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Review: The Snowman

Tired and contrived, The Snowman brings nothing new to the murder mystery genre

The general consensus regarding Michael Fassbender is that he can do no wrong. He’s a lucrative draw in one of the biggest ongoing franchises right now, reprising his role as the younger Magneto in the X-Men films every few years. Beyond that he’s known for teaming up with director Steve McQueen for some of his best roles in Hunger, Shame, and 12 Years a Slave, of which McQueen took home the Oscar for best film in 2014. Maybe those two make a dynamic duo that sometimes happens in Hollywood, like Scorsese and DiCaprio or Johnny Depp and Tim Burton, that when combined with the perfect project yields the most incredible work.  Fassbender is great apart from McQueen no question, proving his acting chops in 2015’s Steve Jobs, but needless to say he is having a very bad run of it lately. In the latter part of 2016 Fassbender delivered us the failed video game adaptation that was Assassin’s Creed, and so far in 2017 he’s given us dry and tired roles in Song to Song, Alien: Covenant, and now The Snowman, an adaptation from the book of the same name by Norwegian crime-writer Jo Nesbø.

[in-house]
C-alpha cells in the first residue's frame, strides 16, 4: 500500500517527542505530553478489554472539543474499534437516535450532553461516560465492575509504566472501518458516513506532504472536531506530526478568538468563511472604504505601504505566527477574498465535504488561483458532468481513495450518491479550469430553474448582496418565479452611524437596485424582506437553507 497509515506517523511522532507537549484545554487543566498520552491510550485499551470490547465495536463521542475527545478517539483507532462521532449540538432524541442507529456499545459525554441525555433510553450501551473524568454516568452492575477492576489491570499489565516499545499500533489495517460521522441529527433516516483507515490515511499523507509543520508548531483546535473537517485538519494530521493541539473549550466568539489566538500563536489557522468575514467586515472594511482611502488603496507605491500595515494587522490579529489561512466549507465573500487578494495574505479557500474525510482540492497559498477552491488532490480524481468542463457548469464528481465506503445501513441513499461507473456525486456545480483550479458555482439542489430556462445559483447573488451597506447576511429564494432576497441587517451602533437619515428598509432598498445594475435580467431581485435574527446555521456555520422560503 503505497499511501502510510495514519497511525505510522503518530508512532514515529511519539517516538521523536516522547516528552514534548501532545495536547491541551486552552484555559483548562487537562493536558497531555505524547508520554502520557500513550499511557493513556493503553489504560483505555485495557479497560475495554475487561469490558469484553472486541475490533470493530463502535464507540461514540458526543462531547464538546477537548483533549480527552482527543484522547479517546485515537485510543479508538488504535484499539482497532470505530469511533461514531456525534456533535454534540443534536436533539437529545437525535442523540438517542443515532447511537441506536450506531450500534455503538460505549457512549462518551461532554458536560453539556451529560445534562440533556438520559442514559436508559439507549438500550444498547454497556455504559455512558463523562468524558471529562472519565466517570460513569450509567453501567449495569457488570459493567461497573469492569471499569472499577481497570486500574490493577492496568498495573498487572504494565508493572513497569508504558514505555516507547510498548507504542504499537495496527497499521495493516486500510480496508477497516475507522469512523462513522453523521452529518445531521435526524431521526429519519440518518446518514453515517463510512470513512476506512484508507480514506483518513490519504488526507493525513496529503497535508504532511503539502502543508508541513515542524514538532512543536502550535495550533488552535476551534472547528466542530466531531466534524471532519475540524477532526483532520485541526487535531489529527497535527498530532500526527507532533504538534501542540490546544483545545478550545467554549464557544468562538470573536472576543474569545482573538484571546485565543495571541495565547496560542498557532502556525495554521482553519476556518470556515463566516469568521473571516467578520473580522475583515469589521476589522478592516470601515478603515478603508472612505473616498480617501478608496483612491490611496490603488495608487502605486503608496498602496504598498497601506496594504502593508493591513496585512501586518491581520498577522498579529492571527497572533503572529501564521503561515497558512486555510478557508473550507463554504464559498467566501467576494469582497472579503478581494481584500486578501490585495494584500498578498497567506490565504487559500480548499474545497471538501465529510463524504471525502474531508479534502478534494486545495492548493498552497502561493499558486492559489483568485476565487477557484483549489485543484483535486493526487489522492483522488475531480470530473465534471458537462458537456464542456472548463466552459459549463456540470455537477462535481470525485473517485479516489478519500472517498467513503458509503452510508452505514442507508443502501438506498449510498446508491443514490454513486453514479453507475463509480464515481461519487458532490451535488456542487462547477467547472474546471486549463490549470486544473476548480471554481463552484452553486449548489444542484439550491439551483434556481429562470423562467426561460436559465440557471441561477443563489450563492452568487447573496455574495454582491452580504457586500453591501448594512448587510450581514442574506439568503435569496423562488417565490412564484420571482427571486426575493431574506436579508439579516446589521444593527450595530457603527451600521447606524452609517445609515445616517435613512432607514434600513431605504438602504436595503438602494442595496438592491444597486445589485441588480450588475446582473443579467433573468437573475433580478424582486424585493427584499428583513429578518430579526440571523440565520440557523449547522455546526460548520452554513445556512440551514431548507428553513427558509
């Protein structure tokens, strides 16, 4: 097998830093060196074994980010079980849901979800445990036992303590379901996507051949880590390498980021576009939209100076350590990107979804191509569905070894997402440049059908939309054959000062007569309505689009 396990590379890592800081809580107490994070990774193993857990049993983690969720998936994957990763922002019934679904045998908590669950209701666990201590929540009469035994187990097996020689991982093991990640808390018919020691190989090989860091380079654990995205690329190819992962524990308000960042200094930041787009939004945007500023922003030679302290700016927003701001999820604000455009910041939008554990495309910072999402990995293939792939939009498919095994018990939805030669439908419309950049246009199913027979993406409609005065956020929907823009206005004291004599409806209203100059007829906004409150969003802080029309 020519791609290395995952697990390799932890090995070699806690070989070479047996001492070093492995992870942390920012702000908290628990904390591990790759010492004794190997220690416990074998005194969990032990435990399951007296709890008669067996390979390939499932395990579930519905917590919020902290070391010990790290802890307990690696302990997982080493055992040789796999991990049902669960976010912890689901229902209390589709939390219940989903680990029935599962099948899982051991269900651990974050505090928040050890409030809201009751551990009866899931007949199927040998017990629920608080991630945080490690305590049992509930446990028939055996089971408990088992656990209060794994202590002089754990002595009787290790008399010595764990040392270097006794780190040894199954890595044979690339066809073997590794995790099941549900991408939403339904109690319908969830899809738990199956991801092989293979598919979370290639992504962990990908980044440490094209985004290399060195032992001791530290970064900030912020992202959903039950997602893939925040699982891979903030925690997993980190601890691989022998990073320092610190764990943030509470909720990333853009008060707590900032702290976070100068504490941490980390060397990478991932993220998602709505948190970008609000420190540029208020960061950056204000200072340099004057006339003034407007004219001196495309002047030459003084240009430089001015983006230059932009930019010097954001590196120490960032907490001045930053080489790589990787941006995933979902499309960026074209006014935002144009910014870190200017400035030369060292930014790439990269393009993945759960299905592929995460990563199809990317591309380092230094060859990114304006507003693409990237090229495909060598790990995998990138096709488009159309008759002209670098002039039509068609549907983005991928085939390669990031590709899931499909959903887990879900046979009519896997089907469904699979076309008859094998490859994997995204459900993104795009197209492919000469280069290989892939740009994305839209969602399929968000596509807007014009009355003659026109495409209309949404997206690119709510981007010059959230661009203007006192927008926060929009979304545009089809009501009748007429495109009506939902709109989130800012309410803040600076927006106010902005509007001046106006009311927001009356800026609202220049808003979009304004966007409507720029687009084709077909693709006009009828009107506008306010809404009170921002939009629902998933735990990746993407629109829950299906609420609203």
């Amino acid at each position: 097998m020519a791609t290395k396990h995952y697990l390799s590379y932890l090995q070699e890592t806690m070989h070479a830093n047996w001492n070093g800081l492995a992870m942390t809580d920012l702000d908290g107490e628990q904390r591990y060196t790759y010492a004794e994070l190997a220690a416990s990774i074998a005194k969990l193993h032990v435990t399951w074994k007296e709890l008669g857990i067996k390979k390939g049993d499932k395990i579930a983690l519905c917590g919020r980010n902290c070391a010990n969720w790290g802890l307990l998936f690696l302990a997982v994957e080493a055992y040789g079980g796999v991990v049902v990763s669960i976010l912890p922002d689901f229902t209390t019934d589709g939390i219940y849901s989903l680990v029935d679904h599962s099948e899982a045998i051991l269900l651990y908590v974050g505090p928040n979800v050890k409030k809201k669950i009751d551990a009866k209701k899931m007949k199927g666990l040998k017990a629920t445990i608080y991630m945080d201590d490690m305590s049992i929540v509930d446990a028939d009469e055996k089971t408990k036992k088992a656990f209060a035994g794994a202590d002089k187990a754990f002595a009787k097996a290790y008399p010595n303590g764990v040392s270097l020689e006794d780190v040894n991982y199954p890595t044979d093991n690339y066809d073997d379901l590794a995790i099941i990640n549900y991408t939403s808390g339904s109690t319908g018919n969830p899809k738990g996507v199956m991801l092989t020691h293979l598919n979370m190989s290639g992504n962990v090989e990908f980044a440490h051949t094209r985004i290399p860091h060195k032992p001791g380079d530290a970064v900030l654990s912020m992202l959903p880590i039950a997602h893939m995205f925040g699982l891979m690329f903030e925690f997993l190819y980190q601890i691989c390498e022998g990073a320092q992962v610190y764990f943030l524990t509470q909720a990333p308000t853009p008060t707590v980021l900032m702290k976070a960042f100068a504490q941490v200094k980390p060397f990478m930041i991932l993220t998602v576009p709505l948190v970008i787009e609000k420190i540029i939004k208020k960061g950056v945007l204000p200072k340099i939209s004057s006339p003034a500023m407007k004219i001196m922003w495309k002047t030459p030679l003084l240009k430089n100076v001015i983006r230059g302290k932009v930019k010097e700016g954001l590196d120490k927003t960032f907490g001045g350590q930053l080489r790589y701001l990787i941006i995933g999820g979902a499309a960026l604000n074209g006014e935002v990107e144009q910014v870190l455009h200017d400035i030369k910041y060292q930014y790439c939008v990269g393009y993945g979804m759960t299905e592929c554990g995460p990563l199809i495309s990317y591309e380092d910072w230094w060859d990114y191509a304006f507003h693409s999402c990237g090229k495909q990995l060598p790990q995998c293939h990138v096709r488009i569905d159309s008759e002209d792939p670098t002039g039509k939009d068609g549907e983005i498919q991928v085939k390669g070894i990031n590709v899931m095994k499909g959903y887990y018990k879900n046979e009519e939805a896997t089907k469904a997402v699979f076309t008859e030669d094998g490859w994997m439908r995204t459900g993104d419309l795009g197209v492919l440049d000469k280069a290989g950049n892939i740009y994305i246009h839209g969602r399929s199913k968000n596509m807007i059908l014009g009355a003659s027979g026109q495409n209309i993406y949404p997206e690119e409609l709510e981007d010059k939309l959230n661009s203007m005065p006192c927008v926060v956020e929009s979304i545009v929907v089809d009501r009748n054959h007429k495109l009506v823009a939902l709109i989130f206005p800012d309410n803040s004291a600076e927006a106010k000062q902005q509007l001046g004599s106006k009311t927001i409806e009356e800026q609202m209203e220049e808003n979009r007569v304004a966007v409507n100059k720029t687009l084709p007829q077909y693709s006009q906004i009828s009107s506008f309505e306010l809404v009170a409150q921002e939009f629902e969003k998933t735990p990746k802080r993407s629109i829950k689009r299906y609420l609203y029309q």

The Snowman is a mystery that centres around a detective (Fassbender) named Harry Hole (for real), who along with a new recruit must connect old cold cases from decades past with new murders that may be occurring by the same serial killer.

Quite frankly it’s hard to understand where a film with a cast of this caliber, -including Rebecca Ferguson, Charlotte Gainsbourg, and J.K. Simmons, led of course by Fassbender- went so utterly wrong. At a run-time of two hours the film feels overly long before you even make it through the first 30 minutes, at which point the audience is still not emotionally connected to Fassbender’s character or the case he is trying to solve. Hole is a depressed alcoholic but is a genius at what he does, think House meets Holmes destructive recluse type. The problem is no one cares and we are never made to believe in his skills as a detective. Combine that with jarring editing and choppy flashbacks and this Norwegian thriller that once had potential is now nothing but an uninteresting hot mess.

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Simone Meier

Simone Meier is a freelance writer from Toronto. She ardently wishes she lived in a period drama, and often thinks fondly of the day she met her film husband Michael Fassbender.